On a typical evening, Chatos Bar and Grill in downtown Santa Ana serves not-bad Mexican food and cocktails to a half-empty dining room. On Nov. 14, the line was out the door — but tacos and tequila were the last thing on everyone’s mind.
Supporters of Santa Ana Mayor Pro Tem Jessie Lopez were ready to party. For months, they had knocked on doors in Lopez’s district in the northern, wealthier part of the city, fighting a recall against her.
Critics, fueled by nearly $800,000 from real estate groups and the city’s powerful police union, painted Lopez as an out-of-touch radical because she had voted for rent control and a civilian police oversight commission. Lopez, 34, who is in her first term, was one of four unabashed progressives on the council and seen as the easiest one to take out.
Despite being outspent 8-1, Lopez beat back the recall by a decisive 56% to 43%. That’s why election night at Chato’s was as joyous as any gathering I’ve seen in covering Santa Ana politics for nearly as long as many of Lopez’s young volunteers have lived.
Supporters were mostly Latino but also white, Black and Vietnamese. College students mixed with senior citizens. Artists stood alongside small-business owners. Lifelong friends of Lopez hugged constituents who had voted against her in 2020 but were won over by the council member’s attention to meat-and-potato issues like broken streetlights and traffic. Even police officers showed up to pay respects.
Giddy speaker after giddy speaker took turns on a stage where a DJ would usually be spinning tracks.
“They tried to trample over our rights,” declared Orange County Supervisor and former Santa Ana Mayor Vicente Sarmiento to the roaring crowd. “Now, we say, ‘You can’t buy these elections. You can’t buy us off. Santa Ana is not for sale,” pronouncing the city “SanTana” the way locals do.
Los Angeles members of the Working Families Party, which counts Lopez as a member, drove down. So did Cudahy councilmember Elizabeth Alcantar, who met Lopez while the two attended Long Beach State. Everyone knew history had been made that night — even if they didn’t grasp the full scope of what had happened.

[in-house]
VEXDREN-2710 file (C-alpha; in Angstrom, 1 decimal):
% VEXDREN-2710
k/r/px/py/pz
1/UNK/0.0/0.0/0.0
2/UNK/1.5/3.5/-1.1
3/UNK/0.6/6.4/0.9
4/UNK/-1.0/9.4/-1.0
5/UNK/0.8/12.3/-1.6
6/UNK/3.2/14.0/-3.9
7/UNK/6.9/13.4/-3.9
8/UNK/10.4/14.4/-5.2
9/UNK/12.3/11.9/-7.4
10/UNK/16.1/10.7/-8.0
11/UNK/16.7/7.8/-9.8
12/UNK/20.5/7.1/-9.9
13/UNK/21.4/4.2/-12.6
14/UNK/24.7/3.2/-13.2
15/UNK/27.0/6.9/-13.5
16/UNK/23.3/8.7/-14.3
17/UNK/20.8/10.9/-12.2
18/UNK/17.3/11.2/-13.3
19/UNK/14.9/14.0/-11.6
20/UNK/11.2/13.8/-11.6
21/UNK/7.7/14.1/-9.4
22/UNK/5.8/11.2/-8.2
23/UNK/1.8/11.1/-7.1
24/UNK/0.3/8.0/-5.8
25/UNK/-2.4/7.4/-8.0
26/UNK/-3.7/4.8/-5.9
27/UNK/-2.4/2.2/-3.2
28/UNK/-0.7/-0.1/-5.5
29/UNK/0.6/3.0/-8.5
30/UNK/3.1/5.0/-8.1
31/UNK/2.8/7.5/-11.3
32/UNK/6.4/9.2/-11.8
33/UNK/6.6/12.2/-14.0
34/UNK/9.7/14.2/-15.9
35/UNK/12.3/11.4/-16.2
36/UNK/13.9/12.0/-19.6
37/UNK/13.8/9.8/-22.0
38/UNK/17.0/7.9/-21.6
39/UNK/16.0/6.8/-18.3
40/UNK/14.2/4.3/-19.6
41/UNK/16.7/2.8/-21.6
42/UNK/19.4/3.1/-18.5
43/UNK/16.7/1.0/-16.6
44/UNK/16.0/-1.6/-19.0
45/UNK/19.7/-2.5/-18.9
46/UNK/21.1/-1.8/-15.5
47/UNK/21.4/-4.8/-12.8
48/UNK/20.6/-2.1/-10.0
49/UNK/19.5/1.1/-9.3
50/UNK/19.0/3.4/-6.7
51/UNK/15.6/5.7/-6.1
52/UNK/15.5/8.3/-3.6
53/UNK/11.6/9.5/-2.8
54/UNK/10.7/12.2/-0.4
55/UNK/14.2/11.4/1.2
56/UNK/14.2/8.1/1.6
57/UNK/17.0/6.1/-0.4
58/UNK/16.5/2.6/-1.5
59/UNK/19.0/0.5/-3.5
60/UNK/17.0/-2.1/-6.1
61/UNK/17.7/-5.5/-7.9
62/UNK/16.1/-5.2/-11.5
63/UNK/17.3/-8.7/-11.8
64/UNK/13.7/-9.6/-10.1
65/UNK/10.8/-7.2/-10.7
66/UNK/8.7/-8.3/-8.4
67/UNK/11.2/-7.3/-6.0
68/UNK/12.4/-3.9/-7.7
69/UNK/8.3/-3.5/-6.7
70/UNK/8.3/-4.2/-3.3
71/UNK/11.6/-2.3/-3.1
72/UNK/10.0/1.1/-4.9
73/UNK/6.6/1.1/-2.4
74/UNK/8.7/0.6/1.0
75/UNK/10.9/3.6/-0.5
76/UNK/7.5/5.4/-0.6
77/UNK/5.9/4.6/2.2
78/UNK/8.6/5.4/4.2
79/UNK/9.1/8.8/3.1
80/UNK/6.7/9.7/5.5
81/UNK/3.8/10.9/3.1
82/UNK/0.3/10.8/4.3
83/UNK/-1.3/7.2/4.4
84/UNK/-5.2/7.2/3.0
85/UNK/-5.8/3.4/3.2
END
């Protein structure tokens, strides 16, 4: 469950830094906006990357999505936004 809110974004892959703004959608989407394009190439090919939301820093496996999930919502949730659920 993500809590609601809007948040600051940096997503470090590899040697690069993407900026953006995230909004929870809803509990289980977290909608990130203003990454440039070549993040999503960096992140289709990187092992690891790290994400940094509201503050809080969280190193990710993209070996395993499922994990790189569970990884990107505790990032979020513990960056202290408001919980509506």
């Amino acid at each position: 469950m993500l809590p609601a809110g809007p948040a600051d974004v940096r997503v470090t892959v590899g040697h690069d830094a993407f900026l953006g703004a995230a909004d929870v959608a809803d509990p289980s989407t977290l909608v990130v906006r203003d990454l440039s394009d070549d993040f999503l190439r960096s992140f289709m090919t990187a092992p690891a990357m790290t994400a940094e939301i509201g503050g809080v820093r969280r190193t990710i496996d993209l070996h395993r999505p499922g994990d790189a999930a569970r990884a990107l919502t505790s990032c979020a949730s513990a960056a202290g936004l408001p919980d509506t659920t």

Recall proponents, who included Mayor Valerie Amezcua and councilmember Phil Bacerra, have yet to publicly speak about the results. They should rue the choice to let hundreds of thousands of dollars in negative mailers make their anti-Lopez argument for them, instead of putting in the legwork like the winning side did.
I didn’t write about the recall until now, because my wife has done catering for the city within the past year. But I followed it closely, because it’s a bellwether for Latino politics in Orange County.
Twenty years ago, another progressive Santa Ana elected official named Lopez faced a well-funded recall. That was the late Nativo Lopez, a pioneering Chicano activist and Santa Ana Unified School District trustee who helped kick-start Orange County’s purple-politics transformation in the mid-1990s by registering tens of thousands of Latinos to vote. He wanted to start a political dynasty, but his arrogant ways, cronyism and raza-first mentality made him anathema to the city’s ruling class. A recall against him in 2003 passed with 70% of the vote, and he never held office again.
His crushing defeat largely scared off progressive-leaning Latinos from running for office in Orange County for a generation. In Santa Ana, activists tilted at political windmills as moderate council members — almost all Latino Democrats — passed policies that gave away city property to developers, encouraged gentrification and handed out fat raises to the police department, whose union subsequently spent millions of dollars to help their preferred candidates stay in power or take out the ones they didn’t like.
Those days seemed like long-ago history at Lopez’s celebration.
Since she took office in 2020, the Santa Ana city council has passed the aforementioned rent control ordinance (the only one of its kind in Orange County) and established a permanent fund to help residents fight deportation. Last month, the council put a measure on the 2024 ballot allowing noncitizen residents the right to vote in municipal elections, which would be a first in California if it passes.